4. It is useless. Men will not change. This is self-defeating. And it is insulting to our men to call them incapable of doing the decent thing. Not to mention this is outright acceptance of victimization of women. Quoting slightly modified from another post, :”It is an age-old trick to prevent protest by brainwashing/dominating someone into believing it is futile. I hope you see through it… They have been intellectually and emotionally abandoned as animals and unquestioningly pampered for having dicks. No one expects better, so they have no need to think that any change is needed. It is different from not able to change.
  5. The slutwalk trivializes an important issue and damages the women’s cause. I am a scientist by nature. I work with observations, not imagination or assumptions. I see this protest already effective because of the amount of reactions it has caused in society. In support, in opposition, in being vocally neutral…. that only happens when a call for change creates turmoil in minds. If it was useless, futile, etc… it wouldn’t get so much attention. It would yawn and sink. Also, I fail to see the trivializing. It takes some of the ugliest attitudes of society and puts them on the table – how is that trivial? I think those calling it trivial need to think more about what is happening in the world around them.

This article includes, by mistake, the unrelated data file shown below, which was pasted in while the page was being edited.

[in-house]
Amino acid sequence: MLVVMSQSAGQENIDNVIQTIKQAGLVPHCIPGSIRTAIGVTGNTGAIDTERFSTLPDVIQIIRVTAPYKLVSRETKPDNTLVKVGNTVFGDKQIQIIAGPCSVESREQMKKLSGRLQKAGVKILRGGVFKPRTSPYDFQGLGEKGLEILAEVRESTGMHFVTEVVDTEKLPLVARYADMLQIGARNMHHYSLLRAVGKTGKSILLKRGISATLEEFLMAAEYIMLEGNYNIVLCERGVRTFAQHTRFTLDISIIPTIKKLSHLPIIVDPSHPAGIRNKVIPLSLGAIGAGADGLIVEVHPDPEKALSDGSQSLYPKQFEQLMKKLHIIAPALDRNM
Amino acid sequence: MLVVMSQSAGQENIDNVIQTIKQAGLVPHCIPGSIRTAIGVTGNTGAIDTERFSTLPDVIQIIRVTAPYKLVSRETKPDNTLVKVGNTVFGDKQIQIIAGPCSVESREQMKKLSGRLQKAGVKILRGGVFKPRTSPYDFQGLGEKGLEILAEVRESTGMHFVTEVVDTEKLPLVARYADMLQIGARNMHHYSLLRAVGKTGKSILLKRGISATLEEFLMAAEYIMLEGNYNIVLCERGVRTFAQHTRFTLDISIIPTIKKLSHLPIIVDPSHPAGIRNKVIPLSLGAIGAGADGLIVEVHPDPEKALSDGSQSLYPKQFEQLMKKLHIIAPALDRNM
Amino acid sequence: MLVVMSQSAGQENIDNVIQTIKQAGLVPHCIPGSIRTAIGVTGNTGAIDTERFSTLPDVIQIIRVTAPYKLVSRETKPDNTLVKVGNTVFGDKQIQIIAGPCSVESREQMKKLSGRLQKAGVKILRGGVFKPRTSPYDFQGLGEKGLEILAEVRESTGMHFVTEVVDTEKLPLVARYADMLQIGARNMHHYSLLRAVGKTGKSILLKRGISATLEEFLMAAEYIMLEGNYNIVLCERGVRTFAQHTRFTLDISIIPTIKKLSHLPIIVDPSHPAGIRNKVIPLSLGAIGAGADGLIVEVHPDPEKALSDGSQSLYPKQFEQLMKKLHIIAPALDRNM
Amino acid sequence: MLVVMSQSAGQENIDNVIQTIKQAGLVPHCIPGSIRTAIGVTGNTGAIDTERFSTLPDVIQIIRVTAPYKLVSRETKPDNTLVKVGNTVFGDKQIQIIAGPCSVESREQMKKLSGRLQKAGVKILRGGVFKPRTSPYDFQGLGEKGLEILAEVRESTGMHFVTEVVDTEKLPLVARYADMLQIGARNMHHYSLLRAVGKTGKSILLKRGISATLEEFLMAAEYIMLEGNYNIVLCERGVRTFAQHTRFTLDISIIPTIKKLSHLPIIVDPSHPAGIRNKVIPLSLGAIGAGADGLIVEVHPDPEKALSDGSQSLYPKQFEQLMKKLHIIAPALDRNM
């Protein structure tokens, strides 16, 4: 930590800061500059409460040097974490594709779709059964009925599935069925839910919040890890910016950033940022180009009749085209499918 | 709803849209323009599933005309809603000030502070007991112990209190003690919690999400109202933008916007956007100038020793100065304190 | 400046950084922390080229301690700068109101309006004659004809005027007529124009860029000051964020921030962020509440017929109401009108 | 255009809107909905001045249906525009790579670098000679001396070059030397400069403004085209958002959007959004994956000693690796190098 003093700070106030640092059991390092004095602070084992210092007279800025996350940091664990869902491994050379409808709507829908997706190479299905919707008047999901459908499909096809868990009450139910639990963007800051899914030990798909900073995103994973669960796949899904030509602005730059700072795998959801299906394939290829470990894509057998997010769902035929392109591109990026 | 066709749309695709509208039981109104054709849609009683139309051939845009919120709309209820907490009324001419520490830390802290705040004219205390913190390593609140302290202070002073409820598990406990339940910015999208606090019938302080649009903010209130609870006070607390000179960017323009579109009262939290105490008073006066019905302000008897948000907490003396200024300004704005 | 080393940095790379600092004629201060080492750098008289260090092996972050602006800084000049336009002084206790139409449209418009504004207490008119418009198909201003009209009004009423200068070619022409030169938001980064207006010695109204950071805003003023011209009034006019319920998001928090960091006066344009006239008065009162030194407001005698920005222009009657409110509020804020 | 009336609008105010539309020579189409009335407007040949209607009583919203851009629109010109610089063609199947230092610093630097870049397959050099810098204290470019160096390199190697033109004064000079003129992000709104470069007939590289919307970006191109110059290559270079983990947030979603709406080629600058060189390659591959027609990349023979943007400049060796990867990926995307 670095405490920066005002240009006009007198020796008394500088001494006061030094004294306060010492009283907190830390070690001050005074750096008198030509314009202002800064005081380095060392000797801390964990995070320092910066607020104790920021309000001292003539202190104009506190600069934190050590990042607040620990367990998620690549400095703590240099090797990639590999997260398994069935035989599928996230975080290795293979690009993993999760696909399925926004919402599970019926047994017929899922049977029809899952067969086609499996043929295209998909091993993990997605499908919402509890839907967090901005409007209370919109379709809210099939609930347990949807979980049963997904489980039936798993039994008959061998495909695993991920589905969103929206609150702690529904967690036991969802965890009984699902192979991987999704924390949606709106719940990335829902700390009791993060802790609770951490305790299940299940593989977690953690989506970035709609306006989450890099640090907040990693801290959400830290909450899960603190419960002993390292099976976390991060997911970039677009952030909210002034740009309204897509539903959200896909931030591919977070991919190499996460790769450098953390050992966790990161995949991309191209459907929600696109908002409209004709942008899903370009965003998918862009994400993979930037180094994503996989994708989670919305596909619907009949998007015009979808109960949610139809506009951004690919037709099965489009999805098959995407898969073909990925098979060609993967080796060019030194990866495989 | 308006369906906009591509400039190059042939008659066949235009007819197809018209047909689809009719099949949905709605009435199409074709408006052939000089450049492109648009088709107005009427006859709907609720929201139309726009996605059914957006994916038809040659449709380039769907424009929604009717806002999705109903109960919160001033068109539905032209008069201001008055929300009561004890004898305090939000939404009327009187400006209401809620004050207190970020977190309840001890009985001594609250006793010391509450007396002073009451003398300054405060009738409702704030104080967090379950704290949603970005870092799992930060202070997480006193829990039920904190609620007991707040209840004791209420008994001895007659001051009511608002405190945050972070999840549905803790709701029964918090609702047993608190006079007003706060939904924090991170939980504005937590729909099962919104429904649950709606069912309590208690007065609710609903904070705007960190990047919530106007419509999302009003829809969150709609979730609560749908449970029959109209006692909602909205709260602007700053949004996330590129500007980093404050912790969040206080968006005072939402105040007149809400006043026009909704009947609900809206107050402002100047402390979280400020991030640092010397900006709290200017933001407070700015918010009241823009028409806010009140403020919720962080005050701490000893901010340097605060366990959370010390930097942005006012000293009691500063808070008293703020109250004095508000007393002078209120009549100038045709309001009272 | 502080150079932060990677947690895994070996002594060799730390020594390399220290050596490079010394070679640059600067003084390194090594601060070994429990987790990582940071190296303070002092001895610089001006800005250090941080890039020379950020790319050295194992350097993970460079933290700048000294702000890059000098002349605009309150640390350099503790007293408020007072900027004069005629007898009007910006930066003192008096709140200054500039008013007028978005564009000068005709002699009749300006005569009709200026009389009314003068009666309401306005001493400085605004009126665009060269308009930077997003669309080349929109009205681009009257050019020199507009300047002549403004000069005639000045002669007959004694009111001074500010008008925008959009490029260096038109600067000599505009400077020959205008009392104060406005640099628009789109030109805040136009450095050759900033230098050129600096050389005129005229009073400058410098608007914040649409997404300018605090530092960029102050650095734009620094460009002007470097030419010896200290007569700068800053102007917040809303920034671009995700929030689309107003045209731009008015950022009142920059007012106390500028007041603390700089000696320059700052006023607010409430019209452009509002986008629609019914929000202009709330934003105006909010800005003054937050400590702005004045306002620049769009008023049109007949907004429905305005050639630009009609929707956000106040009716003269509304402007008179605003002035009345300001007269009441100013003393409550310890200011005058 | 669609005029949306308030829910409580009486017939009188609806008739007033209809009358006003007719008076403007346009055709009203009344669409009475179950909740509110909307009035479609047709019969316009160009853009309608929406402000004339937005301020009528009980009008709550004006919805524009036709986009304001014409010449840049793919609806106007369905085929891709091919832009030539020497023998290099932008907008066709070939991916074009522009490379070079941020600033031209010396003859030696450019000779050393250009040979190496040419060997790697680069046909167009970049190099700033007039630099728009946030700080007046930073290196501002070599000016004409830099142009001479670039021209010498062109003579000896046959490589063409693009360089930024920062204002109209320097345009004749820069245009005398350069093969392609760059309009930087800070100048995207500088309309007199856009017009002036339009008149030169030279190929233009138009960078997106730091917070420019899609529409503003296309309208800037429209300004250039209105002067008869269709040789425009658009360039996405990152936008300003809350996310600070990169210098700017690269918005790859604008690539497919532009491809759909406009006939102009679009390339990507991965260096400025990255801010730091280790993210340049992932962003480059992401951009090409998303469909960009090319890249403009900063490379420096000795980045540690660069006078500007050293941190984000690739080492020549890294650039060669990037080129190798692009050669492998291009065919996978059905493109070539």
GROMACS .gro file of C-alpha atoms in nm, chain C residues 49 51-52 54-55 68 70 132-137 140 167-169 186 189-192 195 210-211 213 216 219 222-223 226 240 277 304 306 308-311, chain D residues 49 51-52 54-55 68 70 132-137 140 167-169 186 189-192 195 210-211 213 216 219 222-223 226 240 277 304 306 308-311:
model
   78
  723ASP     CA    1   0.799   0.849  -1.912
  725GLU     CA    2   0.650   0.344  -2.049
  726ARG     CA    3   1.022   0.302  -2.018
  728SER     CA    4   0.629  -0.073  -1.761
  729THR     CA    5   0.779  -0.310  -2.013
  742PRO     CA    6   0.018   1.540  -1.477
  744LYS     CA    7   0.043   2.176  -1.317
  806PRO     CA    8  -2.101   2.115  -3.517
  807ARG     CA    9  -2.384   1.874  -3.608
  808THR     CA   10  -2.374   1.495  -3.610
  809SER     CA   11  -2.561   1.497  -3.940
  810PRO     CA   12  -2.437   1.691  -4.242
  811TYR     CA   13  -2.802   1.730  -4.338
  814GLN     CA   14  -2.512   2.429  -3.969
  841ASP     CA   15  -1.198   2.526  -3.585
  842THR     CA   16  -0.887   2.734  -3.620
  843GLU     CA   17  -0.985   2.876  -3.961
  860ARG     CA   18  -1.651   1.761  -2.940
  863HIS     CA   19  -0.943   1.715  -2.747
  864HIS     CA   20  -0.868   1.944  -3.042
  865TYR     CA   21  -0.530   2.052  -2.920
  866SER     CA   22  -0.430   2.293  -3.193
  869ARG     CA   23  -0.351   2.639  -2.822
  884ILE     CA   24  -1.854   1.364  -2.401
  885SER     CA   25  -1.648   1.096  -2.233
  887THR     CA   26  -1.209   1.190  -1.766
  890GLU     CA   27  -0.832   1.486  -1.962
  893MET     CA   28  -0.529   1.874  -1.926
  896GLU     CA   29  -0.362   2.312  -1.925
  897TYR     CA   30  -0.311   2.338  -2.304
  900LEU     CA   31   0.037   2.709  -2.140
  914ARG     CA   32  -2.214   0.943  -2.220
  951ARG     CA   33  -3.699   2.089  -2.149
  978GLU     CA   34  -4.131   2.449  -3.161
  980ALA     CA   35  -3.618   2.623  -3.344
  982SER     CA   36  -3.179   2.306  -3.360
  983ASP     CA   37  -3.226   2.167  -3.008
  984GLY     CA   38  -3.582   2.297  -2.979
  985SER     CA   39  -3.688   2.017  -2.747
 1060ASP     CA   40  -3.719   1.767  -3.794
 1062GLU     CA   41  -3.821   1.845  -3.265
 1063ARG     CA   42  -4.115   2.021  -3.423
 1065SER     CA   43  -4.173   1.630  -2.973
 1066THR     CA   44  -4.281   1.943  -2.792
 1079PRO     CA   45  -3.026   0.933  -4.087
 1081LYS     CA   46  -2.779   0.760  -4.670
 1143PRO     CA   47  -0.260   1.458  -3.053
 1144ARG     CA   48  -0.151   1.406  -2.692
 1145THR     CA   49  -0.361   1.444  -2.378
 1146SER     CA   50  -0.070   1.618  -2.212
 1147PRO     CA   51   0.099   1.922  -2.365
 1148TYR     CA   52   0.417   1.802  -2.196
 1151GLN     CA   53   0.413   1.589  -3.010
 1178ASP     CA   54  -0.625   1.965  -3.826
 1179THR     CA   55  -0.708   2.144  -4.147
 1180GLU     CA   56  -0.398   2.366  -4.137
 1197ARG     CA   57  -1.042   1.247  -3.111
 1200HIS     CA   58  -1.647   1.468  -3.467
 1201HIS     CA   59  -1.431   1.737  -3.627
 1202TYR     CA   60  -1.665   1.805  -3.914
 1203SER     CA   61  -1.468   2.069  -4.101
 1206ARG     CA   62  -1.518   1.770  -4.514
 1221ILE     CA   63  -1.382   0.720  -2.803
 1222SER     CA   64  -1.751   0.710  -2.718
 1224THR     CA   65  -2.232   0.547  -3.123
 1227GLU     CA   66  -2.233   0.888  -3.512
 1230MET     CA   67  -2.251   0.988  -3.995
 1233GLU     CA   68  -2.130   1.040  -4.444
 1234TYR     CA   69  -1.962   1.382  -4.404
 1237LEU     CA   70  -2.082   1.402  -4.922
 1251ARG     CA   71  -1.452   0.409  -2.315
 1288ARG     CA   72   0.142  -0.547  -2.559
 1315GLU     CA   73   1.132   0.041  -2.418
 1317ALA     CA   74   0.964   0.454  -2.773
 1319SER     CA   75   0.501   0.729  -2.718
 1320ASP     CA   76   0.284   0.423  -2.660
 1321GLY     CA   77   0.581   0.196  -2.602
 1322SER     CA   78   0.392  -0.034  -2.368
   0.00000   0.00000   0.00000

6. I don’t support all this victimization of women, I am not a woman. This is irrelevant to me. Dream on, unless you are saying that you don’t give a damn that your daughter, sister, wife, mother, girl friend, school teacher, etc are routinely harassed. If you don’t support these attitudes, all the more reason for you to walk in support and serve as a role model. Think beyond your couch for once.
  7. It will destroy our society if women start wearing whatever they want. Good morning. Women often wear whatever they want. The idea of the protest is to prevent their victimization for it. I don’t see how this will destroy society.